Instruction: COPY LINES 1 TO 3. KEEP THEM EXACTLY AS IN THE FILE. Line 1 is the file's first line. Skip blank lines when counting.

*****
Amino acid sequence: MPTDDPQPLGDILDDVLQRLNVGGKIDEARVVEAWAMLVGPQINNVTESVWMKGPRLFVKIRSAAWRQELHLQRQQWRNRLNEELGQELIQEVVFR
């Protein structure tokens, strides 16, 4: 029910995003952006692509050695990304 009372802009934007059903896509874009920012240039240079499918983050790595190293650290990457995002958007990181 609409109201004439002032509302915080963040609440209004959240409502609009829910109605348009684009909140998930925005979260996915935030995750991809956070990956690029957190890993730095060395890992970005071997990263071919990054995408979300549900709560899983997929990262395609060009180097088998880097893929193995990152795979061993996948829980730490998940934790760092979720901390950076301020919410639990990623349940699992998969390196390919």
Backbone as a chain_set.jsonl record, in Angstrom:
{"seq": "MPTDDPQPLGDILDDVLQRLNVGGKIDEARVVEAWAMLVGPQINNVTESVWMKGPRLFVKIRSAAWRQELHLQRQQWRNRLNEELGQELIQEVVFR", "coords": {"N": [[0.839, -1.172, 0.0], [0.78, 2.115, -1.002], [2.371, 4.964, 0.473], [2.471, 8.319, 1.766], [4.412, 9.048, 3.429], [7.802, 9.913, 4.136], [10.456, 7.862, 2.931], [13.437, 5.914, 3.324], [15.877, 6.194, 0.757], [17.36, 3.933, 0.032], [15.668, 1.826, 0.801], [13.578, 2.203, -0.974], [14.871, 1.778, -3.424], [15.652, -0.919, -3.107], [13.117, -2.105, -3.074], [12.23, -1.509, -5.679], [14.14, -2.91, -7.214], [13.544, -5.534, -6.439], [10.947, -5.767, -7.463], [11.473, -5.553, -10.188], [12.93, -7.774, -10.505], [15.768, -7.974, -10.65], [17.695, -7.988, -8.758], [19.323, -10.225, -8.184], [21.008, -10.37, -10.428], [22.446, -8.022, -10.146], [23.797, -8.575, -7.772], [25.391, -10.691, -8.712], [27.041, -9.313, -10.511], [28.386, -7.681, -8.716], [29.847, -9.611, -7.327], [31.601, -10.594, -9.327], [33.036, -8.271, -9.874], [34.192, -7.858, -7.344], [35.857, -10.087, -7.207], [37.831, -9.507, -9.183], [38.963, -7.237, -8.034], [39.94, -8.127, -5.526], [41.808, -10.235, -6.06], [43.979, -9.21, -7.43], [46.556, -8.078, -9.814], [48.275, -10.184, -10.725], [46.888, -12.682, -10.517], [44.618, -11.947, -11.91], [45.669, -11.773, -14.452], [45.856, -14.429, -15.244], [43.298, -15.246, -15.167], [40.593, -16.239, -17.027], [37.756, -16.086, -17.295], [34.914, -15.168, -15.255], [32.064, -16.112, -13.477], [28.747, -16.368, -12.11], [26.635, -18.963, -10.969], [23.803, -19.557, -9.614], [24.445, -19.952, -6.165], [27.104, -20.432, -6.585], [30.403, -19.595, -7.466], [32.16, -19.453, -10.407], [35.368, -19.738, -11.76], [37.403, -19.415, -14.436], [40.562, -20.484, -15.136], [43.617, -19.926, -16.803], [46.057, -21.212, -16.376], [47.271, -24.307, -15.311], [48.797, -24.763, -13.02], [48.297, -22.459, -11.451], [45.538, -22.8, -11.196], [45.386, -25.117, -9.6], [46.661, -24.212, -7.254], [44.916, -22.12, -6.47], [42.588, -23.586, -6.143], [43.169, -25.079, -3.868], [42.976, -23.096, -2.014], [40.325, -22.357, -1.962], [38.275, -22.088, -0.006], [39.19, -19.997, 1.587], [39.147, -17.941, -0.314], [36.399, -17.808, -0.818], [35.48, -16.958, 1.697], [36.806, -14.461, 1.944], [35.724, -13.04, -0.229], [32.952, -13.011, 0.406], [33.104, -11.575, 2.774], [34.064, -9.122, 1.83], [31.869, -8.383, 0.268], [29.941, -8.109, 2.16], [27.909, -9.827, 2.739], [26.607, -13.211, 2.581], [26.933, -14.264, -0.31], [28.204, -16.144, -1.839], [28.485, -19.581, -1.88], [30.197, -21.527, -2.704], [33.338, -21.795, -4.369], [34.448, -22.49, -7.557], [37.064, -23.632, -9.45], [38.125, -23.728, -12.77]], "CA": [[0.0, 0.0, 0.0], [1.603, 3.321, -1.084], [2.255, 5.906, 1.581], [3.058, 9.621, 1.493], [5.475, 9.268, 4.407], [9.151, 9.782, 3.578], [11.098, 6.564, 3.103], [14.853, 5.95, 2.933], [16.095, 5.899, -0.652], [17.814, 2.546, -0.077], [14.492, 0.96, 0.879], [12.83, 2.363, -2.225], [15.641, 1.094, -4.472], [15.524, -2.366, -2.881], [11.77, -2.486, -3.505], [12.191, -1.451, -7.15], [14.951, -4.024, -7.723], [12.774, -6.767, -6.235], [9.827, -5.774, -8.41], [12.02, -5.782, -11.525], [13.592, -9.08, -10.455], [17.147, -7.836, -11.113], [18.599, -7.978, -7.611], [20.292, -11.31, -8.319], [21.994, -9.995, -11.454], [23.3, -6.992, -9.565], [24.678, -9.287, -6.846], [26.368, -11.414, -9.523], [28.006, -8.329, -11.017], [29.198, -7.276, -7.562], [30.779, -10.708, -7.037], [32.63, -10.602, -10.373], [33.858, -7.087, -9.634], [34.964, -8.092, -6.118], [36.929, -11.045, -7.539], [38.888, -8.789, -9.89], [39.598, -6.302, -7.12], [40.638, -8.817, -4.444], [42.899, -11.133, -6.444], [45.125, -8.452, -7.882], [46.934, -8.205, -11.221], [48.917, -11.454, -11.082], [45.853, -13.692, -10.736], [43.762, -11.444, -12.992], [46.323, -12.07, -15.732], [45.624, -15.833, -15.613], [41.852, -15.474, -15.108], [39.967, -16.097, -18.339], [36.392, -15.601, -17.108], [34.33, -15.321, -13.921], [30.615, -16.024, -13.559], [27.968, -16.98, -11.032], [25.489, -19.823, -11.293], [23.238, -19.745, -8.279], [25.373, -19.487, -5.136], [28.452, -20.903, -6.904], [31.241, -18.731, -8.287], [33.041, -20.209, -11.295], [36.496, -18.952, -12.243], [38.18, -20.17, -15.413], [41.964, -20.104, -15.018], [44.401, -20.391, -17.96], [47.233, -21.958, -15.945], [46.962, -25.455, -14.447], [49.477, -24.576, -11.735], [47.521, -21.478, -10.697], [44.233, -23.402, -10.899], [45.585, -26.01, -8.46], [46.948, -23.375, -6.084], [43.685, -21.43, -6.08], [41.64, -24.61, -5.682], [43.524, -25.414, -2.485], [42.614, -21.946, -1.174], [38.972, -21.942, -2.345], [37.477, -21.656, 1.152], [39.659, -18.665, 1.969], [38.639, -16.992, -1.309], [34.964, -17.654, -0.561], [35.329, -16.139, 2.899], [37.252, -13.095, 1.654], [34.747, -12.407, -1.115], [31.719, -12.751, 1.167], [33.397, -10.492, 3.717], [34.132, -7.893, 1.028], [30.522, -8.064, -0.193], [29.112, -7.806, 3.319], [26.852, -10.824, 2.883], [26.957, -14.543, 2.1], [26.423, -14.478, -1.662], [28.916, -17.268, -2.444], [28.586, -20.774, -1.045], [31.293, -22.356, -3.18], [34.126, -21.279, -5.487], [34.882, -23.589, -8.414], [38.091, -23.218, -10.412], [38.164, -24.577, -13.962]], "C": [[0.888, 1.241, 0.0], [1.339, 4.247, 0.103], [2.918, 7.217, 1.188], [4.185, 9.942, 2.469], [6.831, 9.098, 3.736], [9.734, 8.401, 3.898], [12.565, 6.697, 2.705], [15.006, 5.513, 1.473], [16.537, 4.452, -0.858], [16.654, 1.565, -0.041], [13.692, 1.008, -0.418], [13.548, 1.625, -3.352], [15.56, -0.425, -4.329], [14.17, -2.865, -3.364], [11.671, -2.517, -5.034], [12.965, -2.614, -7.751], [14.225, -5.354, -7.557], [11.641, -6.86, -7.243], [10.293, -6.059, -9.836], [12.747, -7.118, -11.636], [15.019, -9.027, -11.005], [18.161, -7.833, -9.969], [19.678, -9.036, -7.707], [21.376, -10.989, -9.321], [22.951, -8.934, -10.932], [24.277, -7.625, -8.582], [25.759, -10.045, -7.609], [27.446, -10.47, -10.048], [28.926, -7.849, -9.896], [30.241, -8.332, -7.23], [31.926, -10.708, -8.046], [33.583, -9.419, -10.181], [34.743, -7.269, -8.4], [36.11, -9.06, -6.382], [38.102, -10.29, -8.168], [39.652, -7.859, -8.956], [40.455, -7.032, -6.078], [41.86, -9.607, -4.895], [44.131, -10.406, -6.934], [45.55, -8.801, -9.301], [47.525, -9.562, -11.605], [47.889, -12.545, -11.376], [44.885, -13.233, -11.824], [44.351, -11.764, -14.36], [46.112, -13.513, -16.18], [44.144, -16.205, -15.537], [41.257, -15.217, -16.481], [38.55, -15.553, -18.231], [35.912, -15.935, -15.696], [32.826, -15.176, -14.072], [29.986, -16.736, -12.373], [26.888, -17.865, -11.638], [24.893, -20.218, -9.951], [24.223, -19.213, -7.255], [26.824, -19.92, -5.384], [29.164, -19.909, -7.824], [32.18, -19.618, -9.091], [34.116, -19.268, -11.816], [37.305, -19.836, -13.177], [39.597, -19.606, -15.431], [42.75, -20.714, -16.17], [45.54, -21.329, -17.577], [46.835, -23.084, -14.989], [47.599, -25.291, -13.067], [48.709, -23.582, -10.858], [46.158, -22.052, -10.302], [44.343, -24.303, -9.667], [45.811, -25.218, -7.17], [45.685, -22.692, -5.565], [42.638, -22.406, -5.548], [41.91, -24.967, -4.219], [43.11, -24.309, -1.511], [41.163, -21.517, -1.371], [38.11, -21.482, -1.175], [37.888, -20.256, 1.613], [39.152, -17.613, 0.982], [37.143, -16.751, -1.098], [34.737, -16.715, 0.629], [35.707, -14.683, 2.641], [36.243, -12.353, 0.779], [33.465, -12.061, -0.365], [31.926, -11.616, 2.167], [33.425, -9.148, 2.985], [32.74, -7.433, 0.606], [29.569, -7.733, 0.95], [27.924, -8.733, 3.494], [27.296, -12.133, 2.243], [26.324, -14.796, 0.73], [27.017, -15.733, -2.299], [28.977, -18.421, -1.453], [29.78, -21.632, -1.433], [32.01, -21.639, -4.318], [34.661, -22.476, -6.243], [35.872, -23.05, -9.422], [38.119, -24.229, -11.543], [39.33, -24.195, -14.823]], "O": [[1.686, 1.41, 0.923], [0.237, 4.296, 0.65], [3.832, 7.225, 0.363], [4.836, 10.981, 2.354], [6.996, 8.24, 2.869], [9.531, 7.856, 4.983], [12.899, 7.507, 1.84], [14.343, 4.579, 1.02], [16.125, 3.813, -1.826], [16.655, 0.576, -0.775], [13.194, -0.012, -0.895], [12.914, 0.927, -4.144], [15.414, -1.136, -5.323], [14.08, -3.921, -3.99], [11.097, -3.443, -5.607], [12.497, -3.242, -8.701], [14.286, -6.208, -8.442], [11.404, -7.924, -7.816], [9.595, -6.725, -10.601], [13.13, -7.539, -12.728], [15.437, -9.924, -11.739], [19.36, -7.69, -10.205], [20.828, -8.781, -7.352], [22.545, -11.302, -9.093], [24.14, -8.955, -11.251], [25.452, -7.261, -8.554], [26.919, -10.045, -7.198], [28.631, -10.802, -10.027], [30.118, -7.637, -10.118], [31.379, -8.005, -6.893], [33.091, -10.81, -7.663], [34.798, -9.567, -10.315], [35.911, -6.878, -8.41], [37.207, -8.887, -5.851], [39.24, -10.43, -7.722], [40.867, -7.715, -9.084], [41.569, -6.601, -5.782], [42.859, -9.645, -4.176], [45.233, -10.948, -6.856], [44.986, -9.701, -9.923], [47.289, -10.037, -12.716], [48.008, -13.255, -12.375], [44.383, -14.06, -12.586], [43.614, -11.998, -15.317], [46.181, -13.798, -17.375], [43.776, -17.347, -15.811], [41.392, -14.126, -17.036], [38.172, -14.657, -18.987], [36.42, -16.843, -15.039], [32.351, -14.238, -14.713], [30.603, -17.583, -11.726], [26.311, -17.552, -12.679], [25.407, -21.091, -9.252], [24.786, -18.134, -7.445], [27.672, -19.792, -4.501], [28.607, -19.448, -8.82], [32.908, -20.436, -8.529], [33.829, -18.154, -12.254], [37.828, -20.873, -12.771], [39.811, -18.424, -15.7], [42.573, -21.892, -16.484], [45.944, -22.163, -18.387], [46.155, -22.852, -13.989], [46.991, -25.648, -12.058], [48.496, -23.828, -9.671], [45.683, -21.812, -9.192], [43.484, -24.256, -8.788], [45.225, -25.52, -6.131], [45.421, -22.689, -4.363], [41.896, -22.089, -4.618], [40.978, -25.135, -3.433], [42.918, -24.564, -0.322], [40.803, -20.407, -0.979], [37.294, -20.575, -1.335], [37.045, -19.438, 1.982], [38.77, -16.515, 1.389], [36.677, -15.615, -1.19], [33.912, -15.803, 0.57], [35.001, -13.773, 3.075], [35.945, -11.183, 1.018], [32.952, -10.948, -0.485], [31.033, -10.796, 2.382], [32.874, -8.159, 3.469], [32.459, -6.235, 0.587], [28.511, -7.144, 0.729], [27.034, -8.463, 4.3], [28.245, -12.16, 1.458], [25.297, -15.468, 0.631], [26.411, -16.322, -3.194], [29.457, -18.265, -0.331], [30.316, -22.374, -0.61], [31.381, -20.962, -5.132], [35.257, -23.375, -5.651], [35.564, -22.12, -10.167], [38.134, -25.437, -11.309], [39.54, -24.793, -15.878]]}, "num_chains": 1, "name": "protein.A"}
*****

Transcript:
Amino acid sequence: MPTDDPQPLGDILDDVLQRLNVGGKIDEARVVEAWAMLVGPQINNVTESVWMKGPRLFVKIRSAAWRQELHLQRQQWRNRLNEELGQELIQEVVFR
């Protein structure tokens, strides 16, 4: 029910995003952006692509050695990304 009372802009934007059903896509874009920012240039240079499918983050790595190293650290990457995002958007990181 609409109201004439002032509302915080963040609440209004959240409502609009829910109605348009684009909140998930925005979260996915935030995750991809956070990956690029957190890993730095060395890992970005071997990263071919990054995408979300549900709560899983997929990262395609060009180097088998880097893929193995990152795979061993996948829980730490998940934790760092979720901390950076301020919410639990990623349940699992998969390196390919």
Backbone as a chain_set.jsonl record, in Angstrom: